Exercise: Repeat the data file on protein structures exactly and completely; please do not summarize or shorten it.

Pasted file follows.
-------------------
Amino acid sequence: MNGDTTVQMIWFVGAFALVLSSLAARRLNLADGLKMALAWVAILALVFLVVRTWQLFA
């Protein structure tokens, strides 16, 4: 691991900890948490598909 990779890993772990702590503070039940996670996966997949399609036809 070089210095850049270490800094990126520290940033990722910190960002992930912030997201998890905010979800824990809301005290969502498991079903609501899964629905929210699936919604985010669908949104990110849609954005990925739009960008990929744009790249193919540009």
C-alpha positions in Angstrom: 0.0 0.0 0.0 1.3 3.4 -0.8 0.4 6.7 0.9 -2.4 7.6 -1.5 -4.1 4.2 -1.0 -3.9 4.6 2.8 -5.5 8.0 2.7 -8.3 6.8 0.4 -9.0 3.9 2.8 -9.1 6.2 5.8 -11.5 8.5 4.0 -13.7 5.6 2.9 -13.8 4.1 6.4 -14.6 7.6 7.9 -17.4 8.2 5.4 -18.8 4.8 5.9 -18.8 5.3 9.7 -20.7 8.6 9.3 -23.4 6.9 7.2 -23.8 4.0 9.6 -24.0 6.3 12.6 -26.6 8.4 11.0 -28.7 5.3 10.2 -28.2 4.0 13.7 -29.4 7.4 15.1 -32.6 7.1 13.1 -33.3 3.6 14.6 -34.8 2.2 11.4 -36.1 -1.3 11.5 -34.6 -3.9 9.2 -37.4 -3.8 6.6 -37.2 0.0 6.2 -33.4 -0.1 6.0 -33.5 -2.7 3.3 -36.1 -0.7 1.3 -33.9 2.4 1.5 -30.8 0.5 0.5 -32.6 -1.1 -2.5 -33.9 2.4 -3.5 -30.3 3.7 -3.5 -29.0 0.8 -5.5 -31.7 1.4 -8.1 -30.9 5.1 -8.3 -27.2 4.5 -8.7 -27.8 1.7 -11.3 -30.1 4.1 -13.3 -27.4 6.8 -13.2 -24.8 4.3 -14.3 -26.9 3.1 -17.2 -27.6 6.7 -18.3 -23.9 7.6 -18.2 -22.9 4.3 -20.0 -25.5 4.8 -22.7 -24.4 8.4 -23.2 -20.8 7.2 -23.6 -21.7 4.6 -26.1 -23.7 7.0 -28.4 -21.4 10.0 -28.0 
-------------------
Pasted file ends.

Amino acid sequence: MNGDTTVQMIWFVGAFALVLSSLAARRLNLADGLKMALAWVAILALVFLVVRTWQLFA
């Protein structure tokens, strides 16, 4: 691991900890948490598909 990779890993772990702590503070039940996670996966997949399609036809 070089210095850049270490800094990126520290940033990722910190960002992930912030997201998890905010979800824990809301005290969502498991079903609501899964629905929210699936919604985010669908949104990110849609954005990925739009960008990929744009790249193919540009």
C-alpha positions in Angstrom: 0.0 0.0 0.0 1.3 3.4 -0.8 0.4 6.7 0.9 -2.4 7.6 -1.5 -4.1 4.2 -1.0 -3.9 4.6 2.8 -5.5 8.0 2.7 -8.3 6.8 0.4 -9.0 3.9 2.8 -9.1 6.2 5.8 -11.5 8.5 4.0 -13.7 5.6 2.9 -13.8 4.1 6.4 -14.6 7.6 7.9 -17.4 8.2 5.4 -18.8 4.8 5.9 -18.8 5.3 9.7 -20.7 8.6 9.3 -23.4 6.9 7.2 -23.8 4.0 9.6 -24.0 6.3 12.6 -26.6 8.4 11.0 -28.7 5.3 10.2 -28.2 4.0 13.7 -29.4 7.4 15.1 -32.6 7.1 13.1 -33.3 3.6 14.6 -34.8 2.2 11.4 -36.1 -1.3 11.5 -34.6 -3.9 9.2 -37.4 -3.8 6.6 -37.2 0.0 6.2 -33.4 -0.1 6.0 -33.5 -2.7 3.3 -36.1 -0.7 1.3 -33.9 2.4 1.5 -30.8 0.5 0.5 -32.6 -1.1 -2.5 -33.9 2.4 -3.5 -30.3 3.7 -3.5 -29.0 0.8 -5.5 -31.7 1.4 -8.1 -30.9 5.1 -8.3 -27.2 4.5 -8.7 -27.8 1.7 -11.3 -30.1 4.1 -13.3 -27.4 6.8 -13.2 -24.8 4.3 -14.3 -26.9 3.1 -17.2 -27.6 6.7 -18.3 -23.9 7.6 -18.2 -22.9 4.3 -20.0 -25.5 4.8 -22.7 -24.4 8.4 -23.2 -20.8 7.2 -23.6 -21.7 4.6 -26.1 -23.7 7.0 -28.4 -21.4 10.0 -28.0 